A continuation of Stan Lee and Jack Kirby’s original The X-Men Marvel Comics series, which had the descriptive “Uncanny” added to the cover beginning with issue #114, but it wasn’t until issue #142 that the official name was permanently changed to Uncanny X-Men. This epic run ended after editorial disputes in 1991.
A succinct statement made by Werner Heisenberg in 1927 on the “uncertainty relation” between the position and the momentum (mass times velocity) of a subatomic particle, such as an electron. According to Heisenberg, “The more precisely the position is determined, the less precisely the momentum is known in this instant, and vice versa.” This relation has profound implications for such fundamental notions as causality and the determination of the future behavior of an atomic particle.
The origins of the uncertainty principle, often called the “principle of indeterminacy,” lie in a debate that began in early 1926 between Heisenberg and his closest colleagues on the one hand, who espoused the “matrix” form of quantum mechanics, and Erwin Schrödinger (of “Schrödinger’s cat” fame) and his colleagues on the other, who espoused the new “wave mechanics.” Most physicists were slow to accept “matrix mechanics” because of its abstract nature and its unfamiliar mathematics. They gladly welcomed Schrödinger’s alternative wave mechanics when it appeared in early 1926, since it entailed more familiar concepts and equations, and it seemed to do away with quantum jumps and discontinuities. In May 1926, Schrödinger published a proof that matrix and wave mechanics gave equivalent results: mathematically, they were the same theory. He also argued for the superiority of wave mechanics over matrix mechanics. This provoked an angry reaction, especially from Heisenberg, who insisted on the existence of discontinuous quantum jumps rather than a theory based on continuous waves.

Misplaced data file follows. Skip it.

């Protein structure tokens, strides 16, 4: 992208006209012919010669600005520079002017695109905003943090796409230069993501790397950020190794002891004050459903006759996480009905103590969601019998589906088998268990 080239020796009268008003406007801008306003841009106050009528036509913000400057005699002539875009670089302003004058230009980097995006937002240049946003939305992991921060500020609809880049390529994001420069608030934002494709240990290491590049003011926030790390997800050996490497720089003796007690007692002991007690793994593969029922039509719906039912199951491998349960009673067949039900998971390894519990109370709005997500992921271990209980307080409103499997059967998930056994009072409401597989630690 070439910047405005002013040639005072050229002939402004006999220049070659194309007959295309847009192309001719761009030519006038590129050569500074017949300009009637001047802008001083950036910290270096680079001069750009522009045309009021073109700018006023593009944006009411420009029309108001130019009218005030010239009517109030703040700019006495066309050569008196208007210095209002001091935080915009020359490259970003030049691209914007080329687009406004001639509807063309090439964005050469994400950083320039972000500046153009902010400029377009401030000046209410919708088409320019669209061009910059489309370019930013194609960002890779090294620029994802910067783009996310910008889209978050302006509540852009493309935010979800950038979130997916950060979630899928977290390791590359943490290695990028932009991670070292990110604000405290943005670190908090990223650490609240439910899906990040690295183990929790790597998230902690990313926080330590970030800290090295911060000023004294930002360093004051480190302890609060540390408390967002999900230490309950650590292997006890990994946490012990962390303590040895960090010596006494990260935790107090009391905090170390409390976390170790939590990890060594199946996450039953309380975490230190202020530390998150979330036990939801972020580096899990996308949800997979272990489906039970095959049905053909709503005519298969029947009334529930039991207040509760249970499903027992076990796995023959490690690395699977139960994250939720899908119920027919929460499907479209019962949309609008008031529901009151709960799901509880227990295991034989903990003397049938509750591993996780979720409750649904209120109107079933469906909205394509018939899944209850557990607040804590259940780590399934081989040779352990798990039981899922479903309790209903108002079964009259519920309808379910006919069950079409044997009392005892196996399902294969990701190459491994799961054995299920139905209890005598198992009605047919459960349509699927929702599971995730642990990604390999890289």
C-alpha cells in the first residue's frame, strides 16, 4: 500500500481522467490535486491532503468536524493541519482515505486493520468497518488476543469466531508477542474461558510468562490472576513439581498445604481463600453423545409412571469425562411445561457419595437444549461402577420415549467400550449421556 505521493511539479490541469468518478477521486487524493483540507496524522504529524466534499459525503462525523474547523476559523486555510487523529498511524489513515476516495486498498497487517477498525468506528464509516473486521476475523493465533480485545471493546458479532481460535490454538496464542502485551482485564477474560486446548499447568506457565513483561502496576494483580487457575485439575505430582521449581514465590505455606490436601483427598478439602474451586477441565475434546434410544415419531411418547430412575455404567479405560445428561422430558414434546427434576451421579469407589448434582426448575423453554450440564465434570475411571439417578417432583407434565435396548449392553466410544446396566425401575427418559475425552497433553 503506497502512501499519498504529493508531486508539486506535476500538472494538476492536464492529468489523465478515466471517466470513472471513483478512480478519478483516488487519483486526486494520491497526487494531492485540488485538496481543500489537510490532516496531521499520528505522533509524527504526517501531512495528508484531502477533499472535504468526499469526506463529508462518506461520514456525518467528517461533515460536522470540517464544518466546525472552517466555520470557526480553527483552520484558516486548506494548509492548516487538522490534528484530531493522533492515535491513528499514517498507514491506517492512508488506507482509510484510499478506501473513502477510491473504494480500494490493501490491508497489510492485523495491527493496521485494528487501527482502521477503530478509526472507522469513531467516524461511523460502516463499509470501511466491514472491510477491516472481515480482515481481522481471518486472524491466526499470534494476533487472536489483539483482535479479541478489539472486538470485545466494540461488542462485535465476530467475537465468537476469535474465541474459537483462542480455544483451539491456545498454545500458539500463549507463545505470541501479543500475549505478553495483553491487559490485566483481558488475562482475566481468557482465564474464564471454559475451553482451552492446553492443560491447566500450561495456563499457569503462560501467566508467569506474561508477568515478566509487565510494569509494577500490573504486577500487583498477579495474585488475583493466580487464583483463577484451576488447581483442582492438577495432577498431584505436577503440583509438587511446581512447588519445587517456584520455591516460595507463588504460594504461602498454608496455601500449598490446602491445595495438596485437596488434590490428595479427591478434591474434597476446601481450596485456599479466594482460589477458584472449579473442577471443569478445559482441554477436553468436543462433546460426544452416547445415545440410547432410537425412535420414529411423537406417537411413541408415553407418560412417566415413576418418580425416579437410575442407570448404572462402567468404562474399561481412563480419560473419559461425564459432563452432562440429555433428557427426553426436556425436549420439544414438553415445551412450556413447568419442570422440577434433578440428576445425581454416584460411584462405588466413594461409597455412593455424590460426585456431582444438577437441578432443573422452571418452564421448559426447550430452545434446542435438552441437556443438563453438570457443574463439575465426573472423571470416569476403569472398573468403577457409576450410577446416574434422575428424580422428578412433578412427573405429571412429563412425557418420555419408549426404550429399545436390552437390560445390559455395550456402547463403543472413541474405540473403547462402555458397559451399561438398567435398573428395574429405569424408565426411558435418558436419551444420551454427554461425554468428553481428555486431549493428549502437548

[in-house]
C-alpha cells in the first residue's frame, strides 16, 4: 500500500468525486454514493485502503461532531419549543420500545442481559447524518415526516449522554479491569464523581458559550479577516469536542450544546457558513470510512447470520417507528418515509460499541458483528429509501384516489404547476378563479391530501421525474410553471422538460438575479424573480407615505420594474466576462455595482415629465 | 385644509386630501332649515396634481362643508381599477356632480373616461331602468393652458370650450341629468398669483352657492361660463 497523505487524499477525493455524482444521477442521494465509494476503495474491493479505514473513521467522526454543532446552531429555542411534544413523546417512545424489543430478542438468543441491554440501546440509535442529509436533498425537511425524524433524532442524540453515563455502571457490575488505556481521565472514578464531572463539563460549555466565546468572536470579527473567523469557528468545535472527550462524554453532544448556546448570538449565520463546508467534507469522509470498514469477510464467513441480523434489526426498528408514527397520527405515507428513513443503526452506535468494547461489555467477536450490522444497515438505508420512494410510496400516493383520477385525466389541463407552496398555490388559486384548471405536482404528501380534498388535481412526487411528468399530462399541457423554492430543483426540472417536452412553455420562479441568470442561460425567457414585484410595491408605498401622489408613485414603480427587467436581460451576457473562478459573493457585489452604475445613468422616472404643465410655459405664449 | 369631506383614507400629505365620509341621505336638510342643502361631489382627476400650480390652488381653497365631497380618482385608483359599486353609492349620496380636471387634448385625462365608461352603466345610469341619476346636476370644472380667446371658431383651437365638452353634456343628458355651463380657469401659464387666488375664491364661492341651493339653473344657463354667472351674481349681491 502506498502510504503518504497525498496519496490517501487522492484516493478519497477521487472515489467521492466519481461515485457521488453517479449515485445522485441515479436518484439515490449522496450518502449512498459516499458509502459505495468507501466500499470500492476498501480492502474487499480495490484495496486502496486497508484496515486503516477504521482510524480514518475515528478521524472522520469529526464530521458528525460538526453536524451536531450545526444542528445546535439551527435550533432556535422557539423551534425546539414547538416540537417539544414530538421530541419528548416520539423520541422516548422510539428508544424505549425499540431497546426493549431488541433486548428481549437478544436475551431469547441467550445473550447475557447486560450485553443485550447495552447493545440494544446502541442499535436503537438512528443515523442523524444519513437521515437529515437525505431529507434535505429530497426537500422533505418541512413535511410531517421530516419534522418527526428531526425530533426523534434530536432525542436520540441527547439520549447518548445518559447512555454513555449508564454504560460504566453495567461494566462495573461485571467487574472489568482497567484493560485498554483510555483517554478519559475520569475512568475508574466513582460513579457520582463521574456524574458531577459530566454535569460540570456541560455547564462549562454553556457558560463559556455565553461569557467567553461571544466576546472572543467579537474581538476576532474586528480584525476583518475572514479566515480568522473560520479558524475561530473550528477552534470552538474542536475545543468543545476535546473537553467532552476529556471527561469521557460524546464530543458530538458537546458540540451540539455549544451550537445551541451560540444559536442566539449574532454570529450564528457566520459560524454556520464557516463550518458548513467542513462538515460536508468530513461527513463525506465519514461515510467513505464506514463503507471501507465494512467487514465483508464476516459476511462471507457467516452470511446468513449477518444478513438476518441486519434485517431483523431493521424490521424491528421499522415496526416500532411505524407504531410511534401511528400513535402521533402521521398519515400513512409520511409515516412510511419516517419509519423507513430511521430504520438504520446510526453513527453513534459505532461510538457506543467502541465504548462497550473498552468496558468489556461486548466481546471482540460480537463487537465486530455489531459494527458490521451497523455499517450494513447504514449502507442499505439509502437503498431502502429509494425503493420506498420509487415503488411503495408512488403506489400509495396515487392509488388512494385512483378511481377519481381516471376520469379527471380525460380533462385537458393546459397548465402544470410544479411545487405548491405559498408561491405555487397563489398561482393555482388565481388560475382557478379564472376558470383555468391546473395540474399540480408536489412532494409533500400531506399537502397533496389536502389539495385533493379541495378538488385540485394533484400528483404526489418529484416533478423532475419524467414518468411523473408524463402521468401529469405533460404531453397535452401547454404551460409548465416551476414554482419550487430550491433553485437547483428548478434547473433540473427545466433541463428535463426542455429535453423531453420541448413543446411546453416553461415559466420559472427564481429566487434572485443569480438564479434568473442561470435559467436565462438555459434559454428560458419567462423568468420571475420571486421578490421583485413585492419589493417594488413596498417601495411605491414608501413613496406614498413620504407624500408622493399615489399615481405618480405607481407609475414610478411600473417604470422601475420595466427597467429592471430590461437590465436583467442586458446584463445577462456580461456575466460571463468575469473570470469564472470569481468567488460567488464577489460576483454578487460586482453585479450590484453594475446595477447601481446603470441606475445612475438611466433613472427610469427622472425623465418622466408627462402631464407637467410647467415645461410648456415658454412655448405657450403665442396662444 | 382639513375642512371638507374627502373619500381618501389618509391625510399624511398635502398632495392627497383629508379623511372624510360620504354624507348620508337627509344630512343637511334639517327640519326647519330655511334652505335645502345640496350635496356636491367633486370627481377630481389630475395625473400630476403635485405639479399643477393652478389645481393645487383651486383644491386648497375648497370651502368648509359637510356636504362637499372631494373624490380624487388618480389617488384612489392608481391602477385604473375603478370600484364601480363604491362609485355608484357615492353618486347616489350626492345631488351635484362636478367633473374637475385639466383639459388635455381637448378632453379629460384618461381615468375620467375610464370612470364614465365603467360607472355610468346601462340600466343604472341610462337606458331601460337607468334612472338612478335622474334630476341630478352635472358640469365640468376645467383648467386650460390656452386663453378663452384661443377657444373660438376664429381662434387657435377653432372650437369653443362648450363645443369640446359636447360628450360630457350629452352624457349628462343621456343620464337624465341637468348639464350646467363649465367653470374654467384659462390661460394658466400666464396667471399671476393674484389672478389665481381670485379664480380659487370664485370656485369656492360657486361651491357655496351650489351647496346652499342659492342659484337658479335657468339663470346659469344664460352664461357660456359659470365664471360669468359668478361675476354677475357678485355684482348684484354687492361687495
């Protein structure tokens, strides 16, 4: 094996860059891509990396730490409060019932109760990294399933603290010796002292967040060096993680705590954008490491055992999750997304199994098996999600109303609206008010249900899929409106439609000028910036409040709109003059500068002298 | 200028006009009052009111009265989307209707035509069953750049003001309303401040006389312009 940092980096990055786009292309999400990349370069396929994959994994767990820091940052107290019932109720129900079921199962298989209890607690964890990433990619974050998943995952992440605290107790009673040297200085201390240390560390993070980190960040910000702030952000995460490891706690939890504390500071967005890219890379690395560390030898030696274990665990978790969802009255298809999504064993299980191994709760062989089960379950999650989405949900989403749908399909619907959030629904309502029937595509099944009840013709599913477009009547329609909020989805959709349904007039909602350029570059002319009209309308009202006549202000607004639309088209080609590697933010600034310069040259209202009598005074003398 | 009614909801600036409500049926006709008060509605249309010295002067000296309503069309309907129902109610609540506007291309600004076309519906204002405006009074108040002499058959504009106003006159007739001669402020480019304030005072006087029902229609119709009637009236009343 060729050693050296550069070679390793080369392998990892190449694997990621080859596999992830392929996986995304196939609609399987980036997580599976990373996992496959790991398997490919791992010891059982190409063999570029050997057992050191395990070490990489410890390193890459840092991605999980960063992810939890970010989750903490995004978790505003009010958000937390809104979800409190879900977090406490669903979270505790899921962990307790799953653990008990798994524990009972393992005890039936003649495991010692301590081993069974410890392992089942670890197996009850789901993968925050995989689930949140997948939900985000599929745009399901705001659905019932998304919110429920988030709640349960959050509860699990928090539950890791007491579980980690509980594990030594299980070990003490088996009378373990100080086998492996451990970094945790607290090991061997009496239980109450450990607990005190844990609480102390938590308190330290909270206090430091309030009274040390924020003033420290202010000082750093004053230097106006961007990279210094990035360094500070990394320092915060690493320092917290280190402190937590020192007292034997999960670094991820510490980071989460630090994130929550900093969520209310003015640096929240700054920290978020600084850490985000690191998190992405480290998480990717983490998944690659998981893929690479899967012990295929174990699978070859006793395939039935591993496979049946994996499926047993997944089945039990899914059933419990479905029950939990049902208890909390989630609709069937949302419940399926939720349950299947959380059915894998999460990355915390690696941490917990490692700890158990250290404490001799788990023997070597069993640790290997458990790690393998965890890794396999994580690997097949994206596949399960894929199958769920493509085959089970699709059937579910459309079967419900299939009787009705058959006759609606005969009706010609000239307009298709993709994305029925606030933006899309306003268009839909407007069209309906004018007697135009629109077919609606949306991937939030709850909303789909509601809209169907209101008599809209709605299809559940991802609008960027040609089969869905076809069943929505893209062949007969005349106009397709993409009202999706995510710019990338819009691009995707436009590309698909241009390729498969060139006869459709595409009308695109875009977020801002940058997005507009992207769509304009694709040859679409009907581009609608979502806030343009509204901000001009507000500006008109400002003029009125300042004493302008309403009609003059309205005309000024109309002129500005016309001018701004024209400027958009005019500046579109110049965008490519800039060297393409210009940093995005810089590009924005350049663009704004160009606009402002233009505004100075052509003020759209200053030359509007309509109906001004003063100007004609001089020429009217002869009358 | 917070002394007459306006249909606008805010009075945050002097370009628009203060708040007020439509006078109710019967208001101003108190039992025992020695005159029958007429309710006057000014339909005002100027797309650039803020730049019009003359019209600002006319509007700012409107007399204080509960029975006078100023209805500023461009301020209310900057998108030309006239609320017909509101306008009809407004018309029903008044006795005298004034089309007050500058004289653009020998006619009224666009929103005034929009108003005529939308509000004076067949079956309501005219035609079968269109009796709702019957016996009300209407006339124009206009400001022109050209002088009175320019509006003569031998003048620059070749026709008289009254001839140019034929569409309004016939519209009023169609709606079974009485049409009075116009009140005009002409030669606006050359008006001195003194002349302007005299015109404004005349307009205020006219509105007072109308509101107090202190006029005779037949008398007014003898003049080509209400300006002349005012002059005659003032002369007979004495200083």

Heisenberg had just begun his job as Niels Bohr’s assistant in Copenhagen when Schrödinger came to town in October 1926 to debate the alternative theories with Bohr. The intense debates in Copenhagen proved that neither interpretation of atomic events could be considered satisfactory. Both sides began searching for a satisfactory physical interpretation of the quantum mechanics equations in line with their own preferences. After Schrödinger showed the equivalence of the matrix and wave versions of quantum mechanics, and Max Born presented a statistical interpretation of the wave function, Jordan in Göttingen and Paul Dirac in Cambridge, England, created unified equations known as “transformation theory.” These formed the basis of what is now quantum mechanics.
As an adjective, neither living nor dead, but something of a mobile corpse, such as a vampire or zombie. According to legends and myths, such creatures tend to feed on the blood and/or flesh of living beings. As a noun, any such being or beings.
Premiering on the NBC Saturday morning cartoon lineup in 1964, wearing his blue cape and red suit adorned with the letter “U,” the popular superhero was famous for his rhyming dialogue, including: “There’s no need to fear, Underdog is here.” Disguised as mild-mannered Shoeshine Boy, he protected his city and his girlfriend, Polly Purebred.
William Watts “Buck” Biggers, who passed away in February 2013 at age 85, helped write and produce the stories. Biggers was working for Dancer Fitzgerald Sample, an advertising agency in New York, when General Mills asked the agency to create television cartoons (the titles included King Leonardo and Tennessee Tuxedo). He also sang in the chorus that performed the Underdog theme song. He went on to become vice president of promotion and creative services at NBC. He also wrote for several publications and wrote several novels.